Steady state

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Literally, steady state: An open vessel with an inflow and outflow

A steady state or dynamic equilibrium is a stationary process in which substances, particles or energy continue to flow into a system and flow out again to the same extent - or z. B. leave the system in a different form as a result of a reaction - so that their amount in the system remains constant over time. The net difference between inflow and outflow is almost constant over time, so large or small amounts can be converted in steady state conditions as long as the sum is zero. Part of the essence of the steady state is that it is an open system and that transport processes determine the equilibrium concentrations of the individual substances in the space being observed (e.g. in each cell). After disorders (heterostasis) there is a tendency to return to the status quo ( homeostasis ). Disturbances in the status quo show up in different amounts of the substances involved (too much or too little). In the German-speaking area, a distinction is made between dynamic equilibrium, chemical equilibrium and homeostasis. A system in steady state changes into thermodynamic equilibrium when the flows between the system parts dry up.

The term steady state goes back to the Austrian-Canadian biologist Ludwig von Bertalanffy , among others .


Living cells can maintain a steady state of substrates over longer periods of time because typical enzymatic conversions are part of a chain of reactions. In one of these, the handled substrate is replenished by the upstream enzyme or by transport processes and the resulting product is diverted by the downstream enzyme.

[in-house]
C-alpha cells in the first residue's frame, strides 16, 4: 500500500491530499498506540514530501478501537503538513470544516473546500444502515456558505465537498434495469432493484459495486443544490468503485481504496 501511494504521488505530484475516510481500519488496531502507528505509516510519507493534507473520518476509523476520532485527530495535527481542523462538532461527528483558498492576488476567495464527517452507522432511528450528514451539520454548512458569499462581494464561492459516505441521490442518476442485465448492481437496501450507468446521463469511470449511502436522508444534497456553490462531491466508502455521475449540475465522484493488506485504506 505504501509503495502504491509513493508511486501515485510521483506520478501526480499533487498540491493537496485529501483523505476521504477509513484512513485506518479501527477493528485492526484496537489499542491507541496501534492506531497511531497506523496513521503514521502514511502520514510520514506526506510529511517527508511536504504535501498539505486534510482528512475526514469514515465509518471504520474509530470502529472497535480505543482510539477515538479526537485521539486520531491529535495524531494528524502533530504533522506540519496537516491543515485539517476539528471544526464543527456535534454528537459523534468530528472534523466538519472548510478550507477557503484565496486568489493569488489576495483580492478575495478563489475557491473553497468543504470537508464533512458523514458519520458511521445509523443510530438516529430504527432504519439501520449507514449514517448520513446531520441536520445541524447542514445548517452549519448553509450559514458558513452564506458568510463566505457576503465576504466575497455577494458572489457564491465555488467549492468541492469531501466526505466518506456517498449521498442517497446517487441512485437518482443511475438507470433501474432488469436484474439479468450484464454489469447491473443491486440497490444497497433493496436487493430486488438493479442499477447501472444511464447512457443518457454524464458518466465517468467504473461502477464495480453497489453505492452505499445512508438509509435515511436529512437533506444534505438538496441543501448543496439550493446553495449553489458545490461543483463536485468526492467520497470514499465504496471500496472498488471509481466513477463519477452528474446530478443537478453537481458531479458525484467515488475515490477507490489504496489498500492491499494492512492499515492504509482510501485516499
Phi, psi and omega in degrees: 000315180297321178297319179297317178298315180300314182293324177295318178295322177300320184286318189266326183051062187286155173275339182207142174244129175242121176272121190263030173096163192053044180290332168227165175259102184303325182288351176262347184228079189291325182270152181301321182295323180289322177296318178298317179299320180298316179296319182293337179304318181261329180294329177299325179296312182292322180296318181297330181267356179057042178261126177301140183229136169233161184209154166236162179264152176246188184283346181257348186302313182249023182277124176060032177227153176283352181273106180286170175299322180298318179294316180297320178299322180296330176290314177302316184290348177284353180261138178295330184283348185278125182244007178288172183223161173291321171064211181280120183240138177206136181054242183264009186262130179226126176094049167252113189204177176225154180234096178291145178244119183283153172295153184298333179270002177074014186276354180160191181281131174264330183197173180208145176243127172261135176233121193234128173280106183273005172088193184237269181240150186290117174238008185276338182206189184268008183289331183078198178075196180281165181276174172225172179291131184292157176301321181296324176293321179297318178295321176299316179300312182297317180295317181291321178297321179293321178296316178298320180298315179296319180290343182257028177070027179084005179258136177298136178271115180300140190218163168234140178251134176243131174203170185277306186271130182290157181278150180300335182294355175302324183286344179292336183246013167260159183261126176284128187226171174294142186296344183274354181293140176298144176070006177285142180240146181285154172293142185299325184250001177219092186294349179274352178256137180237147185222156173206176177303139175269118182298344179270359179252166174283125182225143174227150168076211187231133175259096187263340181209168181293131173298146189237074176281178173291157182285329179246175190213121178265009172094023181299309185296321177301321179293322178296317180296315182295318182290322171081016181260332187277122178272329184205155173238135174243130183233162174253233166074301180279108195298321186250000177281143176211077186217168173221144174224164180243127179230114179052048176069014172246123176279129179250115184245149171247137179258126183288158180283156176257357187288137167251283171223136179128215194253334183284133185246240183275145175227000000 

These conditions are clearly not given in the classic enzyme kinetic measurements , but it is precisely in this area that the concept of steady states has become common. In a typical arrangement, there is namely a single point at which defines the substrate concentration or is known and therefore the reaction rate can be assigned: the start of the reaction . However, this assignment is only possible through extrapolation (keyword: “tangent to the origin”), as shown below. Therefore, not a steady state in the strict sense, but the enzyme kinetics in a closed system is described. In thermodynamics , especially in non-linear thermodynamics, an equilibrium with entropy production is called a steady state .

Enzyme kinetics

According to the Michaelis-Menten theory , the existence of the enzyme-substrate complex, ES, is the central phenomenon for understanding enzyme kinetic measurements . According to the following general reaction equation

Michaelis-Menten-enzyme kinetics.svg 

the enzyme E first enters into a reversible bond with its substrate S, whereby ES is formed. In a slower second step, which includes a chemical conversion, the enzyme-product complex, EP, is formed, from which the product is released through dissociation. Under the conditions of enzyme kinetics, the following simplification has become established


with the following reason: